It was a banner year for the bottom line at Canfor.
The lumber and pulp producer reaped a record $1.5 billion in net income, or $12.16 US per share, over the course of 2021, according to year-end results issued March 1, more than 2 1/2 times the previous milestone of $556 million, or $4.44 US per share, the company took in during 2020.
The figures are in Canadian dollars, except for the per share amounts.
“Unprecedented strength in global lumber markets” that drove benchmark prices to new highs in the first half of the year were credited for much of the outcome. However, how much the company’s operations in B.C. played into the success was put in doubt.
During a conference call with analysts, chief executive officer Don Kayne said many of its B.C. sawmills were on reduced operating schedules during the second half of the year.
“B.C. continues to be a challenging jurisdiction to operate in due to a smaller fibre basket as we enter the post-mountain pine beetle era, in addition to significant uncertainty brought on by several new and proposed policy changes, land use decisions and legal decisions,” Kayne said.
As well, in June, a B.C. Supreme Court Justice found accumulated industrial development in the B.C. Peace had violated the treaty rights of the Blueberry First Nation and gave the provincial government six months to work with the nation to improve land management and the permitting process. Those negotiations remain ongoing.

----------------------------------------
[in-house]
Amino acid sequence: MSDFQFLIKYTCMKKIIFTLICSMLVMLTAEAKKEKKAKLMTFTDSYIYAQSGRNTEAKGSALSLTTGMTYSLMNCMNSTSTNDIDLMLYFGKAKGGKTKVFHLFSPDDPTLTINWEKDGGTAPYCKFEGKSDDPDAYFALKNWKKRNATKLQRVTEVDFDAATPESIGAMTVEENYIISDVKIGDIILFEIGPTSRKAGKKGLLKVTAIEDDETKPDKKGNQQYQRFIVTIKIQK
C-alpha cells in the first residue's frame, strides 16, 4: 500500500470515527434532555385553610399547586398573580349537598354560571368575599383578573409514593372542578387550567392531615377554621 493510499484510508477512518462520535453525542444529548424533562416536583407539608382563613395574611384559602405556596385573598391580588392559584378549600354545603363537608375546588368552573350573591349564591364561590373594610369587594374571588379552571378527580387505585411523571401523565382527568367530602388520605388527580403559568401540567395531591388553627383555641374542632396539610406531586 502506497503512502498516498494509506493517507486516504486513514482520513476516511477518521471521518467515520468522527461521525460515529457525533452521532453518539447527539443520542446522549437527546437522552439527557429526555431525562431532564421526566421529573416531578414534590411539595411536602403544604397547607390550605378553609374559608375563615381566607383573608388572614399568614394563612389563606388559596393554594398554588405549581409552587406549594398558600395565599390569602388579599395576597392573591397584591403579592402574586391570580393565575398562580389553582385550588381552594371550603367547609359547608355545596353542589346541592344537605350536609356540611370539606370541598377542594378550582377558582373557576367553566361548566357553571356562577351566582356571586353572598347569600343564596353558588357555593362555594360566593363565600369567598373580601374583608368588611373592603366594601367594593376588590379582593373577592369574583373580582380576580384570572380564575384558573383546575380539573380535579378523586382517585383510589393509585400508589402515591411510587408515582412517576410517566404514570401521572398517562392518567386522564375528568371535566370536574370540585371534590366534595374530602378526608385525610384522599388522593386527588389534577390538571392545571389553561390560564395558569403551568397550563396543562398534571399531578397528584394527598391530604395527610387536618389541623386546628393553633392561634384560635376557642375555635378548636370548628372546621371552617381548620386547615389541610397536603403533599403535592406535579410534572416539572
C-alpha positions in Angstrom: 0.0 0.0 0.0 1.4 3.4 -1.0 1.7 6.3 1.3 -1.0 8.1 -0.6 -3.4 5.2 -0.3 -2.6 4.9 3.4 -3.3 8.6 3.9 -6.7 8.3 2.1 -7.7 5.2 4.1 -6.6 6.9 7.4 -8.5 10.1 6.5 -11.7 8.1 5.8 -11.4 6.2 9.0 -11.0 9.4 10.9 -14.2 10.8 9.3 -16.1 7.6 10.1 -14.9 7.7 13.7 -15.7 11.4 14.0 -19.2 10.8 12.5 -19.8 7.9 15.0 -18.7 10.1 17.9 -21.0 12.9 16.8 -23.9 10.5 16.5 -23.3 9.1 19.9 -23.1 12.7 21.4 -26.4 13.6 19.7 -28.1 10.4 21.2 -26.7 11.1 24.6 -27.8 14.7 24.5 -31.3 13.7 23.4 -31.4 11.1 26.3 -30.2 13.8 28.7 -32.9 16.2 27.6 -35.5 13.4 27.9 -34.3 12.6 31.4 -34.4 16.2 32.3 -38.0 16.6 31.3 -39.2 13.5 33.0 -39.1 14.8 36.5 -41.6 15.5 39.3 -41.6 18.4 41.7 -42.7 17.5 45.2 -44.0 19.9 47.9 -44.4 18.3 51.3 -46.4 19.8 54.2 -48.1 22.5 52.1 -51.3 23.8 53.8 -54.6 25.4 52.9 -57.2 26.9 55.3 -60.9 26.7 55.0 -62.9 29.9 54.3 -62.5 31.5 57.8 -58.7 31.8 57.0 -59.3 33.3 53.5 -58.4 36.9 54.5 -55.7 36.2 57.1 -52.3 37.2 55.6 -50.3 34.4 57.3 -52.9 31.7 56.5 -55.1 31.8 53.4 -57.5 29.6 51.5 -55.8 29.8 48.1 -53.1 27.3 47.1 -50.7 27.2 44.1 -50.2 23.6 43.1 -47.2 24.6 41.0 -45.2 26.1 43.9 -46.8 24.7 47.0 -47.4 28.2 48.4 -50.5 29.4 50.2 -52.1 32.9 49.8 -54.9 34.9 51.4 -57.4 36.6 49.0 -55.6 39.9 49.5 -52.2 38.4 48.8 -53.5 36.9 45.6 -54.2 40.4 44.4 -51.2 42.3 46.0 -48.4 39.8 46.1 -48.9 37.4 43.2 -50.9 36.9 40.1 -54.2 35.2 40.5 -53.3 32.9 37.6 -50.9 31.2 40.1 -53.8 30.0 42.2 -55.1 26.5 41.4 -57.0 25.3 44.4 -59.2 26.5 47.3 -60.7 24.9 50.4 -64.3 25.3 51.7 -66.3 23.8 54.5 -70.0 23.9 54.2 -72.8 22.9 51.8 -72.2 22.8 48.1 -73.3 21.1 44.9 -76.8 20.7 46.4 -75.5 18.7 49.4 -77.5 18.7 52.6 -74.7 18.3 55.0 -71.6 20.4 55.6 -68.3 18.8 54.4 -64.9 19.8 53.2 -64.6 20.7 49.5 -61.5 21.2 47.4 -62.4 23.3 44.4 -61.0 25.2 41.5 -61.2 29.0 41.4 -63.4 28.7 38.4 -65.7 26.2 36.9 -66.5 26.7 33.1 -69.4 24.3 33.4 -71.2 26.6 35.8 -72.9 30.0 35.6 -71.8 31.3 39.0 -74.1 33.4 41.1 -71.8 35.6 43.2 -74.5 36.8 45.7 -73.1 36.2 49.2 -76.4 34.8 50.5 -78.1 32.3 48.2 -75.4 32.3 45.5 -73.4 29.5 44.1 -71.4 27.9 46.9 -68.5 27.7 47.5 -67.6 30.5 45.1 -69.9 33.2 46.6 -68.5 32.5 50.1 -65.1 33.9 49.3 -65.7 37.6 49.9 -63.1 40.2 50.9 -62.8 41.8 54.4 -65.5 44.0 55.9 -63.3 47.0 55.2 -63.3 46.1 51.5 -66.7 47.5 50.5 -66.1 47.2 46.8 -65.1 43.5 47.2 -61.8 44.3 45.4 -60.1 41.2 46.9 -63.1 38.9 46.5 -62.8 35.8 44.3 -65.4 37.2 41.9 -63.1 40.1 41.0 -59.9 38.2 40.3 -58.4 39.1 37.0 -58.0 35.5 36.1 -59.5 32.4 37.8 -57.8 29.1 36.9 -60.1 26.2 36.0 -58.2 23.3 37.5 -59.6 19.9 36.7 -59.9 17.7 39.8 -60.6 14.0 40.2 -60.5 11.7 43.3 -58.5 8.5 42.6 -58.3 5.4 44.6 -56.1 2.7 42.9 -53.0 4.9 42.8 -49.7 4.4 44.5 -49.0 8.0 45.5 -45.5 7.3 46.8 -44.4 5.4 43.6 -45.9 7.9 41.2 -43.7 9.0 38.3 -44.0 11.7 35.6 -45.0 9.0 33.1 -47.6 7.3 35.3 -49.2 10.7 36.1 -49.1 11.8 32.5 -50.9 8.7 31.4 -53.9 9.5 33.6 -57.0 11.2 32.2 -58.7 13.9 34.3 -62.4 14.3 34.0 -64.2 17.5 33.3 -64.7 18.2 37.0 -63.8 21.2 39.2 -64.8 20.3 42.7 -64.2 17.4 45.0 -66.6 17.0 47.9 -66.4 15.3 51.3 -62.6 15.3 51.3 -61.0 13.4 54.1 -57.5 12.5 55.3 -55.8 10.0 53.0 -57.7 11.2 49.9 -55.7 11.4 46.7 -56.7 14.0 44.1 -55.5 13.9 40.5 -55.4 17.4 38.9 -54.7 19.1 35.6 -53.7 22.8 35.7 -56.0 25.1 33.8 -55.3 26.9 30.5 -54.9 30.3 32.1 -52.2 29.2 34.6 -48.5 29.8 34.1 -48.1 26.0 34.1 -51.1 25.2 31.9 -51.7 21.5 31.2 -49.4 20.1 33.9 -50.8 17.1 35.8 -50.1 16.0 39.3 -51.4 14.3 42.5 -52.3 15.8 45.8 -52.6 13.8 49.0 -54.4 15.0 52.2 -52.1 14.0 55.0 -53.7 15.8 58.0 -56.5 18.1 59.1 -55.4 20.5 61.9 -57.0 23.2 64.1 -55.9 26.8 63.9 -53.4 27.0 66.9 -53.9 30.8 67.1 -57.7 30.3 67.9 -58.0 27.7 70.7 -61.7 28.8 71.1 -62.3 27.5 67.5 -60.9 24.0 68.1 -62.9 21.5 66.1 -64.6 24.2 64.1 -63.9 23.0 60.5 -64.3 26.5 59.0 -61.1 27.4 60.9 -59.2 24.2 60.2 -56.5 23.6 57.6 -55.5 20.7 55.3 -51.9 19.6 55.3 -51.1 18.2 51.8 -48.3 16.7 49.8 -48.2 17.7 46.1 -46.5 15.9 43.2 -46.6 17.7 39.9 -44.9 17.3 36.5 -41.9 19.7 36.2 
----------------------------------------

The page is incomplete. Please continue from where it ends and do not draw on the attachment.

Adjusted net income for the fourth quarter stood at $154.6 million or $1.24 US per share. The average price for random length western spruce, pine and fir #2 and better averaged $711 US per thousand board feet, up $217 US from the previous quarter.
Canfor’s pulp operations contributed $25 million in adjusted net income, or 38 cents US per share, compared to a lost os $22.4 million or 34 cents per share over 2020.
A rebuild of the lower furnace of number one recovery boiler at the Northwood pulp mill is going well and the operation is expected to return to full production at the end of the first quarter, analysts were also told.
Chief financial officer Pat Elliot said the net book value of Canfor’s lumber and pulp assets in B.C. were reduced by nearly $300 million following an impairment test.
“As we move into 2022, we anticipate solid global lumber demand, while for our pulp business we are focused on optimizing production performance, reducing costs, and maximizing fibre utilization in more moderate market conditions,” Kayne said in the summary.
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